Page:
AmphibiaWeb - Amolops larutensis


(Translations may not be accurate.)

Amolops larutensis (Boulenger, 1899)
Larut Torrent Frog
family: Ranidae
genus: Amolops
Amolops larutensis
© 2017 Zaharil Dzulkafly (1 of 16)
Conservation Status (definitions)
IUCN Red List Status Account Least Concern (LC)
National Status None
Regional Status None


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Head is long, and broad with short rounded snout. Snout-vent length is typically 20-30 mm in males and 40-54 mm in females. The largest ever reported is 45 mm in males and 75 mm in females (Kampen 1923). Large pustules exist on the dorsal skin. On the dorsal surface is a dark, blotchy, marble pattern with a paleish, yellow-green foundation (nearly white, sometimes pale blue). On the ventral surface, the head and body are white and the limbs range from pale green to grey. Distally, the limbs are very dark with black webbing in between the toes. The fingers are dilated into large discs (Boulenger 1912). Males have external vocal sacs on either side of the throat (Smith 1930). The iris is olive-brown and a gold ring surrounds the pupil (Boulenger 1912).

As a tadpole: A. larutensis, like all Amolops, has an abdominal sucker which extends from the lip past the middle of the abdomen (termed gastromyzophorous). Jaws are somewhat serrated and undivided. A. larutensis larvae is about 65 mm in length (Boulenger 1912).

Distribution and Habitat

Country distribution from AmphibiaWeb's database: Malaysia

Malaysian region distribution from AmphibiaWeb's database: Peninsular Malaysia

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Malay Peninsula and Peninsular Malaysia. Lives at altitudes up to 1800 m (Taylor 1962). Always found in (and thought to be dependent on) clear, fast moving torrents. Commonly found perched face-down on rocks (Dring 1979).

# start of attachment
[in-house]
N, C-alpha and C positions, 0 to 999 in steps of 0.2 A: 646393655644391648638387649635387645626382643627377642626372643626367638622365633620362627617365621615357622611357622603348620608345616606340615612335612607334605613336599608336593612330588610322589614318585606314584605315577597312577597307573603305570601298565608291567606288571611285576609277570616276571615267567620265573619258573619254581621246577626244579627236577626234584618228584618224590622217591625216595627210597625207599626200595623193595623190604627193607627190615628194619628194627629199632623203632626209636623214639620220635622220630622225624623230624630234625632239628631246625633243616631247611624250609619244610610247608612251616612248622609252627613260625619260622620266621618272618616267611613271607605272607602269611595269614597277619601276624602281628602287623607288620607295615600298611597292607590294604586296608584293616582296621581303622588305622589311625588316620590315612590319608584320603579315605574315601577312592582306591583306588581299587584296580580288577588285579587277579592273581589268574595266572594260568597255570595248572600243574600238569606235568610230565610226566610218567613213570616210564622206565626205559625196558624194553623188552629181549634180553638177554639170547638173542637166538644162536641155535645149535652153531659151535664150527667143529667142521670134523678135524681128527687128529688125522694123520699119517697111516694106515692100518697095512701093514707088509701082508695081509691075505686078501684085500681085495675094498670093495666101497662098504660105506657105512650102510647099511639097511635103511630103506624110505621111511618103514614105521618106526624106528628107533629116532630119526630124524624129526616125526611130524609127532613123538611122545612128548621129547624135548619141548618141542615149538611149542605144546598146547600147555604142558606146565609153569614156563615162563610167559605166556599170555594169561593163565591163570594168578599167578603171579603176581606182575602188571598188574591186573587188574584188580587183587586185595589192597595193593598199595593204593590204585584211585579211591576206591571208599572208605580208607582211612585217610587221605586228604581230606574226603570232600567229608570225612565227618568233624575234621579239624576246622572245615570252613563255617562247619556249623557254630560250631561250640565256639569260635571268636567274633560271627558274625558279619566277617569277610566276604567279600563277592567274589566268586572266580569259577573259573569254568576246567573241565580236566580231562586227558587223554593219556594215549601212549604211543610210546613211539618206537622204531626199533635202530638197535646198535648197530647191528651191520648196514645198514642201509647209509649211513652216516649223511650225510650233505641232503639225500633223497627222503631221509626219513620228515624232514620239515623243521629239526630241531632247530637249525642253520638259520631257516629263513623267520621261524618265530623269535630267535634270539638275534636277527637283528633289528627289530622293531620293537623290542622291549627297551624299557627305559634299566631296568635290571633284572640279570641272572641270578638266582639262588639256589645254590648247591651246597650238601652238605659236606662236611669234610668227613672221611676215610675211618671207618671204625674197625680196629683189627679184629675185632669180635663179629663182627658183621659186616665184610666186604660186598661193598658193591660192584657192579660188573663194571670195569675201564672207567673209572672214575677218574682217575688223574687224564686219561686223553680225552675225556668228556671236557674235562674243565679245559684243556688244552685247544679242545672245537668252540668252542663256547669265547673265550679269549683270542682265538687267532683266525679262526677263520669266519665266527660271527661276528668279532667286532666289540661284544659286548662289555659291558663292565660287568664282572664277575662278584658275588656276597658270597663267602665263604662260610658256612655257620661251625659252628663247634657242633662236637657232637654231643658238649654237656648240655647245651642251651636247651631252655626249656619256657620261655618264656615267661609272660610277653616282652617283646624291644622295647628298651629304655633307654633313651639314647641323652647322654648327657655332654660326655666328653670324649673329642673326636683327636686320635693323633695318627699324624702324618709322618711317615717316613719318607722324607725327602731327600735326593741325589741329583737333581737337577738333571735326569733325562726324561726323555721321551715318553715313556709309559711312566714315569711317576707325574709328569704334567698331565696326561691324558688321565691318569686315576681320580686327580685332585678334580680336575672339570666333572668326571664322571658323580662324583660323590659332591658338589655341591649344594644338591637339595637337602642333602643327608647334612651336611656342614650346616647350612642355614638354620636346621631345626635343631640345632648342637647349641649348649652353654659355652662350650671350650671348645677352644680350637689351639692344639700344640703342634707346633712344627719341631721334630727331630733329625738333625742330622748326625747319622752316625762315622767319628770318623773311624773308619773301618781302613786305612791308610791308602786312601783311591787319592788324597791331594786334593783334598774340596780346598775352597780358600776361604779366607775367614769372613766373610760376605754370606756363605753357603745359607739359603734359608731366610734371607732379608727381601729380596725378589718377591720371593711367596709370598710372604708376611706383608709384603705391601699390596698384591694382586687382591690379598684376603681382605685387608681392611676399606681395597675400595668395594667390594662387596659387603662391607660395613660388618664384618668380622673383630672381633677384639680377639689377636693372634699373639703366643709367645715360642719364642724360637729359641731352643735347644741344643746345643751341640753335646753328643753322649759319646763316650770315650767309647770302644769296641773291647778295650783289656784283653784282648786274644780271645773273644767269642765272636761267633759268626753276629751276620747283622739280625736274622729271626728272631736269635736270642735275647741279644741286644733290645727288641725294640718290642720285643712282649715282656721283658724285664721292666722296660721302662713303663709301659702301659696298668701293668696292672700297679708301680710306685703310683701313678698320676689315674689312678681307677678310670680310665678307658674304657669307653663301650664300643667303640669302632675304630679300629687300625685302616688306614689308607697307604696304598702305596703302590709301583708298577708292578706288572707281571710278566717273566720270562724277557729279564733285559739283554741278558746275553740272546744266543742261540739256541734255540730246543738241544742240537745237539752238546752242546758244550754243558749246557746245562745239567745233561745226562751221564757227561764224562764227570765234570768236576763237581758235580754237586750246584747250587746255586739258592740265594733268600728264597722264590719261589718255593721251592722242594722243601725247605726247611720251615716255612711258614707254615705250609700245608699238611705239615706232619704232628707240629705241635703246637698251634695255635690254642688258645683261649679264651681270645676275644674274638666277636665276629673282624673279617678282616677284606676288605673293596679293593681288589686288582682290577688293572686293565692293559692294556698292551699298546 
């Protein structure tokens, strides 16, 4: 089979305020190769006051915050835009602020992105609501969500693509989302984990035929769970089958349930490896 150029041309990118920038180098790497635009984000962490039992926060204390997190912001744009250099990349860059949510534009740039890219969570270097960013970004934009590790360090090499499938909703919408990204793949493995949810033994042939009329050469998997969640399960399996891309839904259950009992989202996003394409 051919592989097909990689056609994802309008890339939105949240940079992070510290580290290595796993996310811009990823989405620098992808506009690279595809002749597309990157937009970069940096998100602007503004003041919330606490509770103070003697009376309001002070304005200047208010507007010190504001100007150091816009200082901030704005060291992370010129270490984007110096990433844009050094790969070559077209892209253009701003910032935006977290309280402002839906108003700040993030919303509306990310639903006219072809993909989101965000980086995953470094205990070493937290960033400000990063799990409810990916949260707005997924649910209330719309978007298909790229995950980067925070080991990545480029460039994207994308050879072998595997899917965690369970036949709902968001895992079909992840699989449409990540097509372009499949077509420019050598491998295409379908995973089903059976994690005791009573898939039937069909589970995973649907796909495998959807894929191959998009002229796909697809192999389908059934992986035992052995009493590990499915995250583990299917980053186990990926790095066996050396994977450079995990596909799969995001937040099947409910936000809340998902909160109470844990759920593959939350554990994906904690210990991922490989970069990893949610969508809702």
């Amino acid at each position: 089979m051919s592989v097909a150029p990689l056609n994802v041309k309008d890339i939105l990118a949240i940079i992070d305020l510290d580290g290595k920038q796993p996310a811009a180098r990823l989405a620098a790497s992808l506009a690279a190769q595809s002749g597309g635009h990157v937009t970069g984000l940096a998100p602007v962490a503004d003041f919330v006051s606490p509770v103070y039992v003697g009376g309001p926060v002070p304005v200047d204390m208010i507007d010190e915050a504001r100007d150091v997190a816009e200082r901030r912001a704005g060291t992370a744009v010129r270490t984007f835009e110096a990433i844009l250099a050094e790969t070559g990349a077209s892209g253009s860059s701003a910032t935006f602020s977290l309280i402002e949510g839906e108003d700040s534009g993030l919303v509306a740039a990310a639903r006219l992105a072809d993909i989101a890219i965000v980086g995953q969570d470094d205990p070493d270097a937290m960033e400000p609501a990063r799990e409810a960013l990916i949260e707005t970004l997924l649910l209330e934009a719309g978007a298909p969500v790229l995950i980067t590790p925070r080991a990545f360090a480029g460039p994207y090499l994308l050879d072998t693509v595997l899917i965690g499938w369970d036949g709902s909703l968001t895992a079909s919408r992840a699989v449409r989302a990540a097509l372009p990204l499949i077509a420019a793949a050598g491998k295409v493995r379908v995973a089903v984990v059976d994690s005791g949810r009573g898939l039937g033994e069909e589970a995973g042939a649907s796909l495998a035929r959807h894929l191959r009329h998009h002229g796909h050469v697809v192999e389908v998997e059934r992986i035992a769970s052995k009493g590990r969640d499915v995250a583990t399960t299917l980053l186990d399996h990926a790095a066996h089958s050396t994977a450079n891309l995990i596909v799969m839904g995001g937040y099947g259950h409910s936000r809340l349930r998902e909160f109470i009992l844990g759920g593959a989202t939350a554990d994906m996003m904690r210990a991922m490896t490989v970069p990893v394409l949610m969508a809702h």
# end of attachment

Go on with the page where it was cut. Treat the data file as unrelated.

Life History, Abundance, Activity, and Special Behaviors
When disturbed, it will leap into the torrent and return back to its position perched from a rock, seemingly unaffected by the strong torrent. As a tadpole, A. larutensis uses its abdominal sucker to cling onto rocks amidst extremely strong current. There, it will graze on algae growing on the rock (Dring 1979).

Produces very high frequency whistles (Sukumaran 2002).


Boulenger, G. A. (1912). A Vertebrate Fauna of the Malay Peninsula from the Isthmus of Kra to Singapore including Adjacent Islands: Reptilia and Batrachia. Taylor and Francis, London.

Dring, J. C. M. (1979). ''Amphibians and reptiles from northern Trengganu, Malaysia, with descriptions of two new geckos, Cnemaspis and Cyrtodactylus.'' Bulletin of the British Museum (Natural History), 34(5), 181-240.

Smith, M. A. (1930). ''The Reptilia and Amphibia of the Malay Peninsula.'' Bulletin of the Raffles Museum, 3(i-xvii), 1-149.

Sukumaran, J. (2002). ''Frogs of the Malay Peninsula.''

Taylor, E.H. (1962). ''The amphibian fauna of Thailand.'' University of Kansas Scientific Bulletin, 43(8), 265-599.

Van Kampen, P. N. (1923). The Amphibia of the Indo-Australian Archipelago. E. J. Brill, Leiden.

Originally submitted by: Veronica Garza (first posted 2004-03-18)
Edited by: Tate Tunstall (2004-04-21)

Species Account Citation: AmphibiaWeb 2004 Amolops larutensis: Larut Torrent Frog <> University of California, Berkeley, CA, USA. Accessed Jun 14, 2024.

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Citation: AmphibiaWeb. 2024. <> University of California, Berkeley, CA, USA. Accessed 14 Jun 2024.

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